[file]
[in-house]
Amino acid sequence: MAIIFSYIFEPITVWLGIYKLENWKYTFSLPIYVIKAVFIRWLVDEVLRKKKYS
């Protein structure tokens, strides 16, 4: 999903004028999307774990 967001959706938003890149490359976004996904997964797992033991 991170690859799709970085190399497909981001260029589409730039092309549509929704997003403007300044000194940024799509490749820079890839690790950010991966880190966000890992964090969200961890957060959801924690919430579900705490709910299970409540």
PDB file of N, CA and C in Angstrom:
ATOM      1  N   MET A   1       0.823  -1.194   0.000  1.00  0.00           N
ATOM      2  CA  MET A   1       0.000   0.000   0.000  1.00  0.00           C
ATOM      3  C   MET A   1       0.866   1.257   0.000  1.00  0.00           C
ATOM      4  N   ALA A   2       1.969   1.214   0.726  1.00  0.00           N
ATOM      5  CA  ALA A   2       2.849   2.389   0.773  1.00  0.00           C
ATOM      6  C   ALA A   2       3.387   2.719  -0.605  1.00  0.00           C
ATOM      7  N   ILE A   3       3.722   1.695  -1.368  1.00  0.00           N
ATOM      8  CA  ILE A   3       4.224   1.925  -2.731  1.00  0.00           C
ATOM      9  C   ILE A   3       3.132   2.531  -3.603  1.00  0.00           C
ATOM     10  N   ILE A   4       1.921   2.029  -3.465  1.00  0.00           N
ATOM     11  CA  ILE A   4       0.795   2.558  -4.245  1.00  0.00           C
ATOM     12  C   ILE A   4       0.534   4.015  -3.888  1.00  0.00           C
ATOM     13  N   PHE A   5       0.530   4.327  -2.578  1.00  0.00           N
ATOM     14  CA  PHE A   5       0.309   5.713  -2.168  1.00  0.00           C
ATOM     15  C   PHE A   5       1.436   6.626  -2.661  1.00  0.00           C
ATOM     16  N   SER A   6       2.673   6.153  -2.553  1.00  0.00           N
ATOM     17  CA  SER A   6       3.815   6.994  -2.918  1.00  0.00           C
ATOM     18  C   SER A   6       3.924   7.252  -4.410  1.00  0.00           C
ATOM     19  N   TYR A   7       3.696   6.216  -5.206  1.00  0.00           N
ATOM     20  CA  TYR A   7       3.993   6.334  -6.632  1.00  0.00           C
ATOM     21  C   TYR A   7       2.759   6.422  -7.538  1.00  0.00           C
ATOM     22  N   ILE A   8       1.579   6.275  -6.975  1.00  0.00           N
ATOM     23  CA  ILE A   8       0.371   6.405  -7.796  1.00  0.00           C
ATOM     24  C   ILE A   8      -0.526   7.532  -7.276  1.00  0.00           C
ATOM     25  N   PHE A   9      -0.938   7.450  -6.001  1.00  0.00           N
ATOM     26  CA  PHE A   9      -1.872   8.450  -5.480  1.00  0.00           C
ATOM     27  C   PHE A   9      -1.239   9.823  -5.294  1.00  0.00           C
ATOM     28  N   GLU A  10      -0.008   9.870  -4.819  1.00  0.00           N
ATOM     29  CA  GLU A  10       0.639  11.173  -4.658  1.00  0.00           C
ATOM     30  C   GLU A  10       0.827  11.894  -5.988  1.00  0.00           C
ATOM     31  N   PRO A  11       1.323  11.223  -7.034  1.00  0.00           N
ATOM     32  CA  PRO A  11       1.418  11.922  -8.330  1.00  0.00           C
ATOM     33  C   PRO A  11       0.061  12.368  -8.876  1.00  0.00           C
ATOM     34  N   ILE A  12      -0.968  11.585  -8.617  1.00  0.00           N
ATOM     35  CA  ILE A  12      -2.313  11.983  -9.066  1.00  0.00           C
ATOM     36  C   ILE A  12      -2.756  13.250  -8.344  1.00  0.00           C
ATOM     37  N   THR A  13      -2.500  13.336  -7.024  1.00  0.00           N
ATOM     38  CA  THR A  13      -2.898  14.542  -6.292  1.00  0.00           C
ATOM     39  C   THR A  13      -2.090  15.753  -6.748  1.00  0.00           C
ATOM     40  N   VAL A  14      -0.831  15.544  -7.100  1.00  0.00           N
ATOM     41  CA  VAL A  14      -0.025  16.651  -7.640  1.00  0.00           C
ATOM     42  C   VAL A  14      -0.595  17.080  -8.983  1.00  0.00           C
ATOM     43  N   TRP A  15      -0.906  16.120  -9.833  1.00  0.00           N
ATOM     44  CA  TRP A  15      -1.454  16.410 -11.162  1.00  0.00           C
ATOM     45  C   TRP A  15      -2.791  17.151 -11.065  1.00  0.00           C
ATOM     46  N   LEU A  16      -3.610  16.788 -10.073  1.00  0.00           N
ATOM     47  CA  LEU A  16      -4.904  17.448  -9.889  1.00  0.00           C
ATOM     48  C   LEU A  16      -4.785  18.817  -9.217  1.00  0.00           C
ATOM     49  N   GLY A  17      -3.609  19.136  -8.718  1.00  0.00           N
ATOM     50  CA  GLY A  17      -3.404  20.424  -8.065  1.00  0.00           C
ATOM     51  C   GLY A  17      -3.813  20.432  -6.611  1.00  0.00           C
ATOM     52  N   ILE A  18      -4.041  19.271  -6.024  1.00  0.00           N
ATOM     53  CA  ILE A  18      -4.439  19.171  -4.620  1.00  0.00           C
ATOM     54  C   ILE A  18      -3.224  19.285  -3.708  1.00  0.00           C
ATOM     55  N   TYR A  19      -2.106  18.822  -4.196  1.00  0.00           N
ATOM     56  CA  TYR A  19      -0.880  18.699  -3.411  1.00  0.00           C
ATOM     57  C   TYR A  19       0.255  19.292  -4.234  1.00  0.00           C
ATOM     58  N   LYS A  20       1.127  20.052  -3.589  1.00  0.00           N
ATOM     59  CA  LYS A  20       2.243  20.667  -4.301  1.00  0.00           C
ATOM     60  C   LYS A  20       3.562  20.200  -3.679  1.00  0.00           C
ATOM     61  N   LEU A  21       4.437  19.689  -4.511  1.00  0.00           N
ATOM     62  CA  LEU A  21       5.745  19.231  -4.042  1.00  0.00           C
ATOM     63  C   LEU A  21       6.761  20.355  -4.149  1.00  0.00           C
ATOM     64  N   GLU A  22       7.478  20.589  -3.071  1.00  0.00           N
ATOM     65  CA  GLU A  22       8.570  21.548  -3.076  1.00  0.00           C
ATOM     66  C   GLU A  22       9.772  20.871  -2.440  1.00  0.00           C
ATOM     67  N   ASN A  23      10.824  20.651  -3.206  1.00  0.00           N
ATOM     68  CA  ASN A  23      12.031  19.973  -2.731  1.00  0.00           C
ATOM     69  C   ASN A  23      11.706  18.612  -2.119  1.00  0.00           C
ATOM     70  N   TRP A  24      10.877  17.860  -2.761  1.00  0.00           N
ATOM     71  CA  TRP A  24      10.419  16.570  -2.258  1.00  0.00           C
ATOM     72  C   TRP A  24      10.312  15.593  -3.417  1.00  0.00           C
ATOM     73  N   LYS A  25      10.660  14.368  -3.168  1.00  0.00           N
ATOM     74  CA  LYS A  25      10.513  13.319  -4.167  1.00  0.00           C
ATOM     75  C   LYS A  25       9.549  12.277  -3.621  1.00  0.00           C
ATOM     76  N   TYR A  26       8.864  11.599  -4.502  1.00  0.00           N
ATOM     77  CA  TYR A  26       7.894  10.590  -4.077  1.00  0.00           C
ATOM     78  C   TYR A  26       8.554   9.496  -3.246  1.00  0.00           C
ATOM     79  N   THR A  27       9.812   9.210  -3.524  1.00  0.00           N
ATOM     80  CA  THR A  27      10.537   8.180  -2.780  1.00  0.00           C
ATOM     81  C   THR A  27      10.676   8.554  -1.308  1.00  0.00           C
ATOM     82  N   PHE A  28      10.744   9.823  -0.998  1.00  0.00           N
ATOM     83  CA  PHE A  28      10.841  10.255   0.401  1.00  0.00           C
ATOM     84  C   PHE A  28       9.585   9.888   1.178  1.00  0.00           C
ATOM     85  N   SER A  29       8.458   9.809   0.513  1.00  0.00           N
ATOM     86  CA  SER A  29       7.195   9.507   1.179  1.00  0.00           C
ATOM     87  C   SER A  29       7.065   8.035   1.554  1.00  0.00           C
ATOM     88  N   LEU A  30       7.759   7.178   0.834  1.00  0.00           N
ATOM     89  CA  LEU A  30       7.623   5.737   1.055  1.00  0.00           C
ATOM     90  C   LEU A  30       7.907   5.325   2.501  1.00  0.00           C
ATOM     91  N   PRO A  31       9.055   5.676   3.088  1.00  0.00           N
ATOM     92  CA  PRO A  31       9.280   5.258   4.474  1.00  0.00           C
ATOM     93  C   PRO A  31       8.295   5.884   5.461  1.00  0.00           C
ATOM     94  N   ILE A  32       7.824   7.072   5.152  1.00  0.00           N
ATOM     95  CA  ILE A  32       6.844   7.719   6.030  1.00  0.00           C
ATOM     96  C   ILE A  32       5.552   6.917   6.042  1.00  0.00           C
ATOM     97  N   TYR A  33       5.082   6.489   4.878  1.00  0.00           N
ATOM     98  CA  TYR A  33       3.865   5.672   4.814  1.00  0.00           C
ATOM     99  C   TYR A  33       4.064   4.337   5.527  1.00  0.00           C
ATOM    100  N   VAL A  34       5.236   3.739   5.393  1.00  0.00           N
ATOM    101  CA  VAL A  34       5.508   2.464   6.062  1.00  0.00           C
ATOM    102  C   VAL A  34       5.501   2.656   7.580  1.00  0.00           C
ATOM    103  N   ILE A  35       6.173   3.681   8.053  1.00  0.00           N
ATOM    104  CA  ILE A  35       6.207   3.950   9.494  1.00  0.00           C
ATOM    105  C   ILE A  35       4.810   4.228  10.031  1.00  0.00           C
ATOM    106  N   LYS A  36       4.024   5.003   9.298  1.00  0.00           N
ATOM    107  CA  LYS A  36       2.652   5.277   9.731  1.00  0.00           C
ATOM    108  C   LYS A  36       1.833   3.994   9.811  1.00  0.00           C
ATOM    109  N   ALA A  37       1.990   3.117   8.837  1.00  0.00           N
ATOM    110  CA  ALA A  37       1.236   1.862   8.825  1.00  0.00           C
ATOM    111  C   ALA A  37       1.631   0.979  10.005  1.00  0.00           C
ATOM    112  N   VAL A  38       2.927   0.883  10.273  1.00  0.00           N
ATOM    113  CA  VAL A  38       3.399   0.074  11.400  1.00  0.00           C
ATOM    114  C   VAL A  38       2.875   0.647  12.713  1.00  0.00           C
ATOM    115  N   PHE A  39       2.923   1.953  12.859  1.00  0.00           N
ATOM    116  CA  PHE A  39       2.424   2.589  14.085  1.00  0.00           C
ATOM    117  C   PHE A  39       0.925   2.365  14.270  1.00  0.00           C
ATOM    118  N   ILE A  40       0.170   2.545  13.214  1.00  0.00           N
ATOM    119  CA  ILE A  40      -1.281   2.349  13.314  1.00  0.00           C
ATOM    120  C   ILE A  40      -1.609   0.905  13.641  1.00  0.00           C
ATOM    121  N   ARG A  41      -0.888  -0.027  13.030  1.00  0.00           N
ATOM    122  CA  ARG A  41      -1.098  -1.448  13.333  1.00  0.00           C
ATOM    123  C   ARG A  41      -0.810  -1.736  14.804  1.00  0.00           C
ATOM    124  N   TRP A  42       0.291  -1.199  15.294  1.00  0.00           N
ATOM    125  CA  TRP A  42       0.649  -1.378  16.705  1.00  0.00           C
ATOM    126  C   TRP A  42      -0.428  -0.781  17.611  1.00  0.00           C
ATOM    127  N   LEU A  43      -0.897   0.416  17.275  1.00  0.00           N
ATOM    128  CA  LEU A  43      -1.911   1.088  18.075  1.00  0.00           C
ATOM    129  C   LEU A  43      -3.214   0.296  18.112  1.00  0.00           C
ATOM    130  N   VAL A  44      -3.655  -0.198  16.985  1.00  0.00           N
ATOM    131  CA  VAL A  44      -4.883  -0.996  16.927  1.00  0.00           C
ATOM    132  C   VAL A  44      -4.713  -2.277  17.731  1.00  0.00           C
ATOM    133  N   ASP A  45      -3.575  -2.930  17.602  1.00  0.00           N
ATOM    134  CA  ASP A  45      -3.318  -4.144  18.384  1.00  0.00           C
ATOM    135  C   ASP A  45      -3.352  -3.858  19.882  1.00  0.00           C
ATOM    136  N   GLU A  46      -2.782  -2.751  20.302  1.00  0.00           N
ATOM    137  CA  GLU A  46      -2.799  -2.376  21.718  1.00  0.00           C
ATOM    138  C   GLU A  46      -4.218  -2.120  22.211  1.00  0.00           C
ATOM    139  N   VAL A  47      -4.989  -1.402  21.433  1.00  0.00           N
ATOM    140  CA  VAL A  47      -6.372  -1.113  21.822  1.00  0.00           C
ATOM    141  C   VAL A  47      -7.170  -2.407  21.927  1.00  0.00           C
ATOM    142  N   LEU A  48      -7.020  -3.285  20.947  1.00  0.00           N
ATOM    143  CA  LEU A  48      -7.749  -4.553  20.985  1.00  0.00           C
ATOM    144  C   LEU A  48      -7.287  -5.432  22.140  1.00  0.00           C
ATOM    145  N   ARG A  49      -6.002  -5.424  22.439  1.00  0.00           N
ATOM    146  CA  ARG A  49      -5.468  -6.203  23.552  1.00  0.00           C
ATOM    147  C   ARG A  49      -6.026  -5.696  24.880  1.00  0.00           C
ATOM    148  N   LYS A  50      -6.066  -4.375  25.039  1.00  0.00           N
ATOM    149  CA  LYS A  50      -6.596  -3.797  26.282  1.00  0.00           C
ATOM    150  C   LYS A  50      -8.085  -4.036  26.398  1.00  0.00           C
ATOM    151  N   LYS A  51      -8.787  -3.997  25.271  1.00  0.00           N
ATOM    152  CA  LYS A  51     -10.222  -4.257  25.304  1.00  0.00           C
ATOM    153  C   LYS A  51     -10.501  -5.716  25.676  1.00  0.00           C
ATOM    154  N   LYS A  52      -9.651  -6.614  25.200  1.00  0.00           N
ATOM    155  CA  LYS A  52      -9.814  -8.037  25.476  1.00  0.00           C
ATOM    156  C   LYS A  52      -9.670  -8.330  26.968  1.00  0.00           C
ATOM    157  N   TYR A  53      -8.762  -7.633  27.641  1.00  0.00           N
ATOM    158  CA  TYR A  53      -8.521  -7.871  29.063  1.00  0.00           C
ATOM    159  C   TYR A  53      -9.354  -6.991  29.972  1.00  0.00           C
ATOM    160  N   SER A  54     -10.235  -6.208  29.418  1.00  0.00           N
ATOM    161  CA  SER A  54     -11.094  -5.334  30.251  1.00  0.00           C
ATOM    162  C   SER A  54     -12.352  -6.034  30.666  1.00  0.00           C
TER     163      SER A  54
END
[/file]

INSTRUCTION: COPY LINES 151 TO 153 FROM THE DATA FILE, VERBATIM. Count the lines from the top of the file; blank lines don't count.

ATOM    147  C   ARG A  49      -6.026  -5.696  24.880  1.00  0.00           C
ATOM    148  N   LYS A  50      -6.066  -4.375  25.039  1.00  0.00           N
ATOM    149  CA  LYS A  50      -6.596  -3.797  26.282  1.00  0.00           C